Series: Losing It #3
Published by: William Morrow on October 1, 2013
Genre: Contemporary, Romance
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Most girls would kill to spend months traveling around Europe after college graduation with no responsibility, no parents, and no-limit credit cards. Kelsey Summers is no exception. She's having the time of her life...or that's what she keeps telling herself.
It's a lonely business trying to find out who you are, especially when you're afraid you won't like what you discover. No amount of drinking or dancing can chase away Kelsey's loneliness, but maybe Jackson Hunt can. After a few chance meetings, he convinces her to take a journey of adventure instead of alcohol. With each new city and experience, Kelsey's mind becomes a little clearer and her heart a little less hers. Jackson helps her unravel her own dreams and desires. But the more she learns about herself, the more Kelsey realizes how little she knows about Jackson.
The first thing you should know about Finding It is that it’s nothing like Losing It or Faking It. I thought Losing It and Faking It were great for a few reasons: the characters felt real, the scenes were hilariously awkward, and the relationships with slow-building. Finding It has none of those things.
Kelsey is not a likable character. She uses alcohol and sex to solve every single one of her problems, and I never feel like that changes—not even at the end of the book. Every move she makes is in an effort to sexually seduce Jackson and get him to have sex with her. This made it really hard for me to connect with Kelsey. I never sympathized with her or even liked her that much. She always seemed like such a shallow character. And she always talked about how she was “Done with [her] dad controlling [her] life”, but she had no problem running around Europe on his money. *rolls eyes*
“God, I love when people love me.”
My killer stilettos kept my legs in decent shape.
And Kelsey couldn’t even go a few days without sex without complaining. I get that she was a party girl, but geeze. I don’t think I was prepared to handle all her crap. I think I thought that she’d get better or she wouldn’t really be that bad, but she was.
..my body aching from neglect. After a few nights, I couldn’t take it anymore.
In general, the whole story felt quick, fleeting, and shallow. I never truly got invested in the story or characters. Kelsey and Jackson’s relationship was insta-love from the very beginning. She saw him, drooled over his abs, and wanted to get in his pants. He saw her, thought she was sexy, but tried to hold back and wanted a relationship. But immediately that attraction was there, and that’s all it ever felt like—physical attraction. They rarely talked or got to know each other… they just went bungee jumping and drooled over each other.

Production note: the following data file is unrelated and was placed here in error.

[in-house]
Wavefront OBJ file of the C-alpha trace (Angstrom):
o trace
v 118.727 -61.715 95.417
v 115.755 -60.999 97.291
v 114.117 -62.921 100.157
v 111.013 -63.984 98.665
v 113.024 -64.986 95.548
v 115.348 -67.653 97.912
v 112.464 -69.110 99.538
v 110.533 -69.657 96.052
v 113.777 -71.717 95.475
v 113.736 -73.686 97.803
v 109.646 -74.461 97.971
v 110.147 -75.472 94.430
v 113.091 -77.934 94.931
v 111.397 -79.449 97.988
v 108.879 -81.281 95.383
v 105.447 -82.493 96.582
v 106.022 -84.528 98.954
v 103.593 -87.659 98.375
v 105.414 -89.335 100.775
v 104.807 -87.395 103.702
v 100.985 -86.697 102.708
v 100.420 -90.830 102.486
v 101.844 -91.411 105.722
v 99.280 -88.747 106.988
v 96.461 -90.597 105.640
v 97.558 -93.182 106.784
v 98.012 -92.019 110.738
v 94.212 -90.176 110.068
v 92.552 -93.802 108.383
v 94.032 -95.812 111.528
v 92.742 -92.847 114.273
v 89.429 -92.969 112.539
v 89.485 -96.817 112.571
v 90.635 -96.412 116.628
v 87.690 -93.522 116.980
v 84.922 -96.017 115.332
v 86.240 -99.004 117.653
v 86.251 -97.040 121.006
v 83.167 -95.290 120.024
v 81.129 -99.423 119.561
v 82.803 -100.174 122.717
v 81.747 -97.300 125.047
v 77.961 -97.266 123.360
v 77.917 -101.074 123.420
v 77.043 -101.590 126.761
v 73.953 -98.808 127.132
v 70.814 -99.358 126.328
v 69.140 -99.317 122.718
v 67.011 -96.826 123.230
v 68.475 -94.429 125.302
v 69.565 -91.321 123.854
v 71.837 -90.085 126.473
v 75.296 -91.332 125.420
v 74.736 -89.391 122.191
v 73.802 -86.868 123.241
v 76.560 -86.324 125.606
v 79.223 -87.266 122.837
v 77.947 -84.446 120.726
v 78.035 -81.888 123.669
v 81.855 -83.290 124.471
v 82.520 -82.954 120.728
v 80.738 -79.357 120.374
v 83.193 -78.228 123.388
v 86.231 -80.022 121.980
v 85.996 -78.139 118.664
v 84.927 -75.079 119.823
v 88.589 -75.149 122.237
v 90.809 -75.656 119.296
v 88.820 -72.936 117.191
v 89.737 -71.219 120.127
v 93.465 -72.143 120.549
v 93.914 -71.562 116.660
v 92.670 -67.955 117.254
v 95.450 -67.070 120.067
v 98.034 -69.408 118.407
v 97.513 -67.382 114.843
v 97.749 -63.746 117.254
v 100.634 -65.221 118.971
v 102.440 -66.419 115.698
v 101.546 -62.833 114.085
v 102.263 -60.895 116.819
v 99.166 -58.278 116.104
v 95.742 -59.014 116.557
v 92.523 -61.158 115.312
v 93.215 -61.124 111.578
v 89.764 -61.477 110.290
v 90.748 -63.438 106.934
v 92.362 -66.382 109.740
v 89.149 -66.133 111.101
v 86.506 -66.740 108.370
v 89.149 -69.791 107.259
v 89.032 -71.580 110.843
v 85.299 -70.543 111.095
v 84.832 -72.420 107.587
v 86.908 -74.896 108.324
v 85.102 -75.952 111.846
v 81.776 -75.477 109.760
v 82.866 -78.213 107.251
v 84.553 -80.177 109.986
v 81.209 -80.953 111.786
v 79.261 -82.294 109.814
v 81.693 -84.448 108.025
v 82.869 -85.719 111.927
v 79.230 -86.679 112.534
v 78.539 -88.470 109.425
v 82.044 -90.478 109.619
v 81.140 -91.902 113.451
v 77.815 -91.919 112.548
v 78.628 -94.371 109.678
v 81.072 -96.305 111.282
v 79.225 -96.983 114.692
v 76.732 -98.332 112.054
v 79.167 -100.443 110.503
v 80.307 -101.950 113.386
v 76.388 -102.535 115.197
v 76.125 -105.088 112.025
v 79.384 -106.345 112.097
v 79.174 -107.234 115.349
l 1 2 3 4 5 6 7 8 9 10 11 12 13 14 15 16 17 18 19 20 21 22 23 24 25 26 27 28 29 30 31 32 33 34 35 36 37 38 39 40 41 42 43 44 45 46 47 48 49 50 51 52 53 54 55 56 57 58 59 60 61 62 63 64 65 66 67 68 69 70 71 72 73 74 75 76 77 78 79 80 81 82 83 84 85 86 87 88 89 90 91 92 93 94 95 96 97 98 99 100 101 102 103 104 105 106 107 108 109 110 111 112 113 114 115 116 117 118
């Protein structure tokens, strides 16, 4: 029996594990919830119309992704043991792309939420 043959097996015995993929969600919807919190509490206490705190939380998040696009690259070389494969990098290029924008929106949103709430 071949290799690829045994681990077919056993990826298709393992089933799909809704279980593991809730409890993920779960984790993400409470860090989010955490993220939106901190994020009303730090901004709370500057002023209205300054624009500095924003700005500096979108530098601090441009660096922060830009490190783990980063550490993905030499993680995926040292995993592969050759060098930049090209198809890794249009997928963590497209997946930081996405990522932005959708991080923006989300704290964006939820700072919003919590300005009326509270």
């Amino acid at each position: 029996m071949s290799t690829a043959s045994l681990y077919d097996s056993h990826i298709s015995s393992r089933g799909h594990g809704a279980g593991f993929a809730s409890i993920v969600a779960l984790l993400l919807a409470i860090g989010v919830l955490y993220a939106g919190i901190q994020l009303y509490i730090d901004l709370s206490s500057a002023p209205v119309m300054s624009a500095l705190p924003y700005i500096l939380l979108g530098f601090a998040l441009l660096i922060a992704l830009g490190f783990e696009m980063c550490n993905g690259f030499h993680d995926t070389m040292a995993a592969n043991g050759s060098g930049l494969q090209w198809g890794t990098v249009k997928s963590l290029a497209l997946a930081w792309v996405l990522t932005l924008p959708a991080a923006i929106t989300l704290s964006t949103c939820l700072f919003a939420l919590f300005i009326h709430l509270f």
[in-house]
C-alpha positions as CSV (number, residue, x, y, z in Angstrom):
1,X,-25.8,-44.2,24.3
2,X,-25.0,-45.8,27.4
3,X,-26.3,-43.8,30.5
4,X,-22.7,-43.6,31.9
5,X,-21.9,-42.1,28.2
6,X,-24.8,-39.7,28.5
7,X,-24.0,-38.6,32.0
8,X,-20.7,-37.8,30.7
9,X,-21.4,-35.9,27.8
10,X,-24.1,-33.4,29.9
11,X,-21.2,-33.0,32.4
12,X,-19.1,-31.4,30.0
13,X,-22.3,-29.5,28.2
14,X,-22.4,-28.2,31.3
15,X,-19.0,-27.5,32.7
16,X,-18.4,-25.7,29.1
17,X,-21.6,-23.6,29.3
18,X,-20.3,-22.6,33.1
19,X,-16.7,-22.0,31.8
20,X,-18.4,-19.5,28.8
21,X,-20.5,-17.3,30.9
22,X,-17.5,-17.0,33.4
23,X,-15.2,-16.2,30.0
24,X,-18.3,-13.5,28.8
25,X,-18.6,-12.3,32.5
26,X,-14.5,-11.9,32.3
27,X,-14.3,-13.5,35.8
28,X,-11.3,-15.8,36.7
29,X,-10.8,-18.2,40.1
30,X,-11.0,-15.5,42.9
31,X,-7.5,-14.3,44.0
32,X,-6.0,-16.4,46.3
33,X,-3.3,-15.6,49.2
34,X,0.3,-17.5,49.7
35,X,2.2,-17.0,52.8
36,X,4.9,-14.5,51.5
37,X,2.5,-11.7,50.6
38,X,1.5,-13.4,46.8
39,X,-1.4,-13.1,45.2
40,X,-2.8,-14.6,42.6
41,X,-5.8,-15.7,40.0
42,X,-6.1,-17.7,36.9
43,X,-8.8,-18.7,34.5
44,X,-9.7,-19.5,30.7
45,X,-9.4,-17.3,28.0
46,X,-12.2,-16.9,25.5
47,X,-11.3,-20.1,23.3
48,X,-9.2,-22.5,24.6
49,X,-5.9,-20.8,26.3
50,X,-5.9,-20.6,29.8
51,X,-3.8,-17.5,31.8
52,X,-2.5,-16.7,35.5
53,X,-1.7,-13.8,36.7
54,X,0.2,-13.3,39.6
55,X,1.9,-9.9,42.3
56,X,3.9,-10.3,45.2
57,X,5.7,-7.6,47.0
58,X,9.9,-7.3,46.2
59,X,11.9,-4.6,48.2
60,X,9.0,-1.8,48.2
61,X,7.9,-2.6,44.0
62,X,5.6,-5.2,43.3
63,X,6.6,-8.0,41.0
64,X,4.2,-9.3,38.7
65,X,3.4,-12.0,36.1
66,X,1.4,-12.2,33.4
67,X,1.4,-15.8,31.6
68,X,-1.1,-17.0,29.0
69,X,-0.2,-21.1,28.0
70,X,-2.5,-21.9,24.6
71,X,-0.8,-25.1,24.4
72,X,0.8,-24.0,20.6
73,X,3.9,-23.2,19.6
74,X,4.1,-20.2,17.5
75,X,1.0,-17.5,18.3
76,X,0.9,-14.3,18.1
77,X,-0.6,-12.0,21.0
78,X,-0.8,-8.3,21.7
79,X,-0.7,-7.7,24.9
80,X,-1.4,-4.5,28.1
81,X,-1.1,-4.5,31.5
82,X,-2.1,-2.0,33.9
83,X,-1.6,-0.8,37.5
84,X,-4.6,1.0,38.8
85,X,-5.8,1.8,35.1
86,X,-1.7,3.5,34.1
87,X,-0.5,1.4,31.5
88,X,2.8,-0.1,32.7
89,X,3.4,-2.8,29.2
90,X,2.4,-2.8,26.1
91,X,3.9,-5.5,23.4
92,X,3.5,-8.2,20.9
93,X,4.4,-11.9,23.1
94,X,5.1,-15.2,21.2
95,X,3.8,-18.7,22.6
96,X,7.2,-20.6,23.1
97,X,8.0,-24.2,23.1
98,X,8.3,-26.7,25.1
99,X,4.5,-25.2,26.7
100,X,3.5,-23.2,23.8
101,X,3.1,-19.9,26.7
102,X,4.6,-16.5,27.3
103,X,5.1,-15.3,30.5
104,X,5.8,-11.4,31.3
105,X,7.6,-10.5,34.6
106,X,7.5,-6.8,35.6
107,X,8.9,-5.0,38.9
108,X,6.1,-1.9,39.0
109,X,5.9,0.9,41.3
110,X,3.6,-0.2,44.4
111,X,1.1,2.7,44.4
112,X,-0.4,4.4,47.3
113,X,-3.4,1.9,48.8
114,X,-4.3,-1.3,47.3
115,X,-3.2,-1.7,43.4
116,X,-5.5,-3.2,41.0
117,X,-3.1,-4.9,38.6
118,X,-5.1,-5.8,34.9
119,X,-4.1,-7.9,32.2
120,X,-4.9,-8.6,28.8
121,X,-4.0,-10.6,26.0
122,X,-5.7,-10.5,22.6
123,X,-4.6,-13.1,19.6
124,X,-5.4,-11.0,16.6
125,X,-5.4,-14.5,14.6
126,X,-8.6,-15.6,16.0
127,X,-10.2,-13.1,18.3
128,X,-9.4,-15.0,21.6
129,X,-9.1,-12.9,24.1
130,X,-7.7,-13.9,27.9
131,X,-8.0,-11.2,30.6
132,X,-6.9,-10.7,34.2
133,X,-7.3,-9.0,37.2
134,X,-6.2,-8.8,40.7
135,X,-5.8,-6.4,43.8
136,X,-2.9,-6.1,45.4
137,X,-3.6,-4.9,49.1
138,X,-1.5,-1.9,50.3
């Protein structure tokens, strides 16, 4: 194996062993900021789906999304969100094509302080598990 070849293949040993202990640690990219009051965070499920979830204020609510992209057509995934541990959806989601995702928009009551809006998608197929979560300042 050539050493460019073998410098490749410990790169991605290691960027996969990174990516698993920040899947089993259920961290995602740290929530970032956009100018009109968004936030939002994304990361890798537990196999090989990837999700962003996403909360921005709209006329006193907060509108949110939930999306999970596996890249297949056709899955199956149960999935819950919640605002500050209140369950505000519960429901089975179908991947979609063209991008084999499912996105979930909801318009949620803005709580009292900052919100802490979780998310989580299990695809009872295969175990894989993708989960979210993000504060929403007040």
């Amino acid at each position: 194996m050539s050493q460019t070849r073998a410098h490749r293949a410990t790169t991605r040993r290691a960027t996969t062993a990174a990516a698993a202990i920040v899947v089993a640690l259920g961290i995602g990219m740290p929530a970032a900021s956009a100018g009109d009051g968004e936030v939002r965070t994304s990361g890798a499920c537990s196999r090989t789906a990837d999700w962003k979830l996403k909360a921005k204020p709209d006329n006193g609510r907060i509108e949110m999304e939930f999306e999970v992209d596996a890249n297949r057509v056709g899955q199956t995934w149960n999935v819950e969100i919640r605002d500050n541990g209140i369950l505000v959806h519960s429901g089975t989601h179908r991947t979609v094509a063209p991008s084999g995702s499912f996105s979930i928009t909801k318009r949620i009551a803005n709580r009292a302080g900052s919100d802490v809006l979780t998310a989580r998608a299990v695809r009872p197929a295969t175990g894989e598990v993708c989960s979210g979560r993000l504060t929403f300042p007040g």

“Well, Jackson Hunt. Stop being a pansy, and just take my clothes off.
And talk about making it easy to seduce Hunt. If I couldn’t do it in Italy, someone should take away my vagina because I didn’t deserve it.
Also there were a few small things that bugged me.. Like the fact that Kelsey was able to get a work visa in Europe SO easily—in less than a month. What the hell??? You can’t just waltz into Europe and get a work visa, believe me… I’d know.
Finding It had none of the elements that I loved in Cora Carmack’s other two books. In Losing It and Faking It I LOVED laughing at the hilarious, awkward scenes. Well Finding It isn’t funny or awkward. That’s just not part of the book at all, which surprised me since it was so prominent in the other two books. And similarly, I loved the romances in Losing It and Faking It. In both cases, they were super slow burning, passionate, and just great romances to read about. But in Finding It it felt so shallow. I never felt like I knew or cared about the characters (or their relationship) at all. It felt like pure attraction and pure sex, but not a real relationship. Kelsey and Jackson didn’t even know each other.. I didn’t even know them. And as a result, I just couldn’t get into their relationship at all.
Finding It is more a book about “I have super intense problems and I’m damaged and z0mg I need a man to fix me.” But even with that in mind, I don’t feel like Kelsey properly deals with her problems. At the beginning, her main problem is that she runs away from her problems, and I feel like she’s still doing that at the end. It kind of gave the whole story a “What’s the point?” feeling.
So, ultimately, I’m really disappointed in Finding It. I thought this book would be a slam dunk since I loved the other two books.. but Finding It was nothing like the rest of the series. The book was supposed to be all about a great romance, but it didn’t even have that. It was too insta-lovey and too focused on physical attraction rather than real feelings and emotional connection.